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Pest Information

Tread Softly

Tread Softly

  • Latin Name: Cnidoscolus Stimulosus
  • Common Name: Tread Softly
  • Other Names: Finger rot, spurge nettle, stinging nettle

Pest Details

Tread Softly
Tread Softly
Tread Softly

Origin:

Native to the United States, where it is found from West Virginia and Virginia south to Louisiana and Florida.

Biology:

This perennial is found most often in sandy soils in open fields, wooded areas, or disturbed sites. Stiff hairs along the stems and on the leaves contain venom which can inflict a painful sting on the skin from slight contact. Stiff spines also cover the entire plant, making it particularly difficult to handle. Reproduction is from seeds.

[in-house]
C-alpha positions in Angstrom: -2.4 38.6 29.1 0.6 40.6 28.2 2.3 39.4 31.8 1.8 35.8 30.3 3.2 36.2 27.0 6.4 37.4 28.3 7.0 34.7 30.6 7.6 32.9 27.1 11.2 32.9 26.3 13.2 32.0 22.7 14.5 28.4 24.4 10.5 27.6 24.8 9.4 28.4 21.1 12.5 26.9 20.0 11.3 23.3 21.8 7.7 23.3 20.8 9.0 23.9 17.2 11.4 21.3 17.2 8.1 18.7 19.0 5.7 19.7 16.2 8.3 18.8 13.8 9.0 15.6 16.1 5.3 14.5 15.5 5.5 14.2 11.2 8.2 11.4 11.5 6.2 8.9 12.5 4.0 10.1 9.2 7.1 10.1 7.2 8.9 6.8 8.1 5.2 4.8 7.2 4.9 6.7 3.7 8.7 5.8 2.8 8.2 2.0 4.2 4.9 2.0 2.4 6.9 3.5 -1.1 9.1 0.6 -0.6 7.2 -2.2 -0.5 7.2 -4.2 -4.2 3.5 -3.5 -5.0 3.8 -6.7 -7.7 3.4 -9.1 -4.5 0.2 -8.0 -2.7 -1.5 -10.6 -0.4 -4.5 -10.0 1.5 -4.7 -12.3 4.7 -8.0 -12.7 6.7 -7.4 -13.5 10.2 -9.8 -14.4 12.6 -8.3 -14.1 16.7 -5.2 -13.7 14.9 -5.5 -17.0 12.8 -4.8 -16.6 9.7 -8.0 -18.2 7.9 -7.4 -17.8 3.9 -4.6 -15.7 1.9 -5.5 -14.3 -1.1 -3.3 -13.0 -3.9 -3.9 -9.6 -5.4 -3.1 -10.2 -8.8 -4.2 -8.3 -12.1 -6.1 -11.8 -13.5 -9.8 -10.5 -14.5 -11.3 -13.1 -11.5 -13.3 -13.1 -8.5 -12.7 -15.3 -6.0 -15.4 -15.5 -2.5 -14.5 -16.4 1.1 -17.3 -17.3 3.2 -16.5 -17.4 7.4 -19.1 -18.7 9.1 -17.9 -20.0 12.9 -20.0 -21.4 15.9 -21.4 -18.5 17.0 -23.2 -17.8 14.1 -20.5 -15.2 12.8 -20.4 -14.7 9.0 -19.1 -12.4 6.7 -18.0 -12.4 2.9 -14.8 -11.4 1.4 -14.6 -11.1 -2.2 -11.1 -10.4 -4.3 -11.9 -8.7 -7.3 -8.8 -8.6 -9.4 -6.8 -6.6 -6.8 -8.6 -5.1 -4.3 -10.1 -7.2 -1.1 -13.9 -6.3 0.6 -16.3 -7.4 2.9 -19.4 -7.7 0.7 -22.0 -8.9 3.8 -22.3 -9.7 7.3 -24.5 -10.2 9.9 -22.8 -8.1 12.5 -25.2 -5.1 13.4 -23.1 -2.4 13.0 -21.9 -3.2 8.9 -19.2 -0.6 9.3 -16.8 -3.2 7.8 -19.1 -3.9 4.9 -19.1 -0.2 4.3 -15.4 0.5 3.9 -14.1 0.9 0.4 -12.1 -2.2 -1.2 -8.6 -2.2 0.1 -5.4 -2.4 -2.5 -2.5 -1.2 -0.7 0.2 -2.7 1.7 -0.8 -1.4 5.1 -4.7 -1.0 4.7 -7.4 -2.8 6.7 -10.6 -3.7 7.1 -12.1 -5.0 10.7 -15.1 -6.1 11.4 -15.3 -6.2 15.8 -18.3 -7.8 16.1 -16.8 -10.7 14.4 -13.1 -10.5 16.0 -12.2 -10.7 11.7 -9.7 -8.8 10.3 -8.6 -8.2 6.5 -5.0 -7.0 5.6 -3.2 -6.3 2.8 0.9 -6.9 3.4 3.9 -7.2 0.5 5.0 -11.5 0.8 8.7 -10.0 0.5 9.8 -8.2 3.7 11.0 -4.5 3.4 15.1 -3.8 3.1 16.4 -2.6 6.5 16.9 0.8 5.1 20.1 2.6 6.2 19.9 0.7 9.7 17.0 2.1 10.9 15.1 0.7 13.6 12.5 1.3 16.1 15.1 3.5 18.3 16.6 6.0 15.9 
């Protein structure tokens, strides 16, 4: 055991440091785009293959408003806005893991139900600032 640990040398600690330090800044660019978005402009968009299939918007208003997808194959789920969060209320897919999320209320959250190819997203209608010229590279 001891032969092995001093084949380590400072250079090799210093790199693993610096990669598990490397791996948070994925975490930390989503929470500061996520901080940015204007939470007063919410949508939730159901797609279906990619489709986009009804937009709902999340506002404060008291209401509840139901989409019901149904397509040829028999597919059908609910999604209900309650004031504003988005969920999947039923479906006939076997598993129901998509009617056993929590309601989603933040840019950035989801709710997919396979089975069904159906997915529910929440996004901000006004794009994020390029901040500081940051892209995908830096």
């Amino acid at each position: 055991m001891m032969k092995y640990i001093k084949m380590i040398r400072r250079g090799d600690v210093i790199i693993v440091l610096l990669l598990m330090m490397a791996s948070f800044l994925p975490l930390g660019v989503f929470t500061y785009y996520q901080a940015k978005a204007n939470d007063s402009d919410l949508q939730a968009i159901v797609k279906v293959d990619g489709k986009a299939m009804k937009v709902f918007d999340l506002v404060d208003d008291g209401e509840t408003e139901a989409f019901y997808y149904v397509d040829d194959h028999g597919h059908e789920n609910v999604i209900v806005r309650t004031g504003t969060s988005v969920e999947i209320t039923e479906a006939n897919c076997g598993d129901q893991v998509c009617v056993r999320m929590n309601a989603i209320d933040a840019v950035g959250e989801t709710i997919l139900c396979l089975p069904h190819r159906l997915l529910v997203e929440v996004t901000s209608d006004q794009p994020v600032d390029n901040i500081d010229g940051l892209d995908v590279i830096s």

Identification:

An unusual plant in the spurge family, this upright , shrubby plant can reach over 3 feet in height, with multiple branches and very broad leaves. Stems are thick and fibrous. The leaves are alternate and up to 9 inches in length. Leaves are deeply lobed into 3 to 5 segments, each of these with jagged margins and veins prominently light colored. The large white flowers bloom from spring into the fall, or year-round in the warm parts of Florida. There actually are no petals, but the male flowers have the large white calyx, while the female flowers occur lower on the stem and have no showy petals or calyx.

Characteristicts Important to Control:

With great care the plants may be physically removed, or a non-selective systemic herbicide can be applied to kill foliage and roots.

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